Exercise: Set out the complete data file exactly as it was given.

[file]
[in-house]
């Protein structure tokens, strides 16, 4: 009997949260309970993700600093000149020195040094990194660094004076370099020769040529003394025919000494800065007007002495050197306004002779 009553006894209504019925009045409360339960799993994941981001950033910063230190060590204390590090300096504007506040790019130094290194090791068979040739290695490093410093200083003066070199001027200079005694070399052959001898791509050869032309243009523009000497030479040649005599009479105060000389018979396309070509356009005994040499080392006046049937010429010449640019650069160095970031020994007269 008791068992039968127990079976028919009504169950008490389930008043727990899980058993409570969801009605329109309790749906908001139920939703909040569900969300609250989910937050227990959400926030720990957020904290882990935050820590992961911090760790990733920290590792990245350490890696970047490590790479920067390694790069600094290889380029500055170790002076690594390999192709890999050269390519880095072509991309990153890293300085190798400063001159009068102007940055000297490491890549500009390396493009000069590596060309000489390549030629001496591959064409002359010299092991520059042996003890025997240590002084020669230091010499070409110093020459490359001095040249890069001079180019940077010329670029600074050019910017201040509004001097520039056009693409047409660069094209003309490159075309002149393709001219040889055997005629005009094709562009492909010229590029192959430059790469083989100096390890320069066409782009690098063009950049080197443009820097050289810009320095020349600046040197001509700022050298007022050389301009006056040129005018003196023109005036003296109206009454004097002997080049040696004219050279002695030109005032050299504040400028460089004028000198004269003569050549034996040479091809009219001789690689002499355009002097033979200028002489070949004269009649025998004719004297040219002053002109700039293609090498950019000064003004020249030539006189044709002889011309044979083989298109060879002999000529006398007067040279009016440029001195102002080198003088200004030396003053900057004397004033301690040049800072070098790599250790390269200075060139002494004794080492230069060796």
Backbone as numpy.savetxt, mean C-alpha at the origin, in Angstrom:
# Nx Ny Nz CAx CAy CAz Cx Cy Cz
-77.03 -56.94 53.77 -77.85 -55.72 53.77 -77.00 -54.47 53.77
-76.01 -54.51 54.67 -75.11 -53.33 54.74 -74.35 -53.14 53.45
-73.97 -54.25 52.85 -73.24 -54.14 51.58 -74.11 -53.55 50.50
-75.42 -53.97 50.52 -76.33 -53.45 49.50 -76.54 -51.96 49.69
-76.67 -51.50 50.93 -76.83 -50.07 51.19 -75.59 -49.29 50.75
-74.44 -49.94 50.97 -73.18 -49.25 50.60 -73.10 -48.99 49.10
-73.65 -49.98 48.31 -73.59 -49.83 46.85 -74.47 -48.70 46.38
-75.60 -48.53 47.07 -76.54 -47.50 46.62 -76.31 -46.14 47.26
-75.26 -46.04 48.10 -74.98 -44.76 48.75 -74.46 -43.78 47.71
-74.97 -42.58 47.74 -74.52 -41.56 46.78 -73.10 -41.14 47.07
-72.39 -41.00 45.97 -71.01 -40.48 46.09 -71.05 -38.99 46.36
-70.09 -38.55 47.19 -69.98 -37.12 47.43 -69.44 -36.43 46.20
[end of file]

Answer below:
[in-house]
């Protein structure tokens, strides 16, 4: 009997949260309970993700600093000149020195040094990194660094004076370099020769040529003394025919000494800065007007002495050197306004002779 009553006894209504019925009045409360339960799993994941981001950033910063230190060590204390590090300096504007506040790019130094290194090791068979040739290695490093410093200083003066070199001027200079005694070399052959001898791509050869032309243009523009000497030479040649005599009479105060000389018979396309070509356009005994040499080392006046049937010429010449640019650069160095970031020994007269 008791068992039968127990079976028919009504169950008490389930008043727990899980058993409570969801009605329109309790749906908001139920939703909040569900969300609250989910937050227990959400926030720990957020904290882990935050820590992961911090760790990733920290590792990245350490890696970047490590790479920067390694790069600094290889380029500055170790002076690594390999192709890999050269390519880095072509991309990153890293300085190798400063001159009068102007940055000297490491890549500009390396493009000069590596060309000489390549030629001496591959064409002359010299092991520059042996003890025997240590002084020669230091010499070409110093020459490359001095040249890069001079180019940077010329670029600074050019910017201040509004001097520039056009693409047409660069094209003309490159075309002149393709001219040889055997005629005009094709562009492909010229590029192959430059790469083989100096390890320069066409782009690098063009950049080197443009820097050289810009320095020349600046040197001509700022050298007022050389301009006056040129005018003196023109005036003296109206009454004097002997080049040696004219050279002695030109005032050299504040400028460089004028000198004269003569050549034996040479091809009219001789690689002499355009002097033979200028002489070949004269009649025998004719004297040219002053002109700039293609090498950019000064003004020249030539006189044709002889011309044979083989298109060879002999000529006398007067040279009016440029001195102002080198003088200004030396003053900057004397004033301690040049800072070098790599250790390269200075060139002494004794080492230069060796």
Backbone as numpy.savetxt, mean C-alpha at the origin, in Angstrom:
# Nx Ny Nz CAx CAy CAz Cx Cy Cz
-77.03 -56.94 53.77 -77.85 -55.72 53.77 -77.00 -54.47 53.77
-76.01 -54.51 54.67 -75.11 -53.33 54.74 -74.35 -53.14 53.45
-73.97 -54.25 52.85 -73.24 -54.14 51.58 -74.11 -53.55 50.50
-75.42 -53.97 50.52 -76.33 -53.45 49.50 -76.54 -51.96 49.69
-76.67 -51.50 50.93 -76.83 -50.07 51.19 -75.59 -49.29 50.75
-74.44 -49.94 50.97 -73.18 -49.25 50.60 -73.10 -48.99 49.10
-73.65 -49.98 48.31 -73.59 -49.83 46.85 -74.47 -48.70 46.38
-75.60 -48.53 47.07 -76.54 -47.50 46.62 -76.31 -46.14 47.26
-75.26 -46.04 48.10 -74.98 -44.76 48.75 -74.46 -43.78 47.71
-74.97 -42.58 47.74 -74.52 -41.56 46.78 -73.10 -41.14 47.07
-72.39 -41.00 45.97 -71.01 -40.48 46.09 -71.05 -38.99 46.36
-70.09 -38.55 47.19 -69.98 -37.12 47.43 -69.44 -36.43 46.20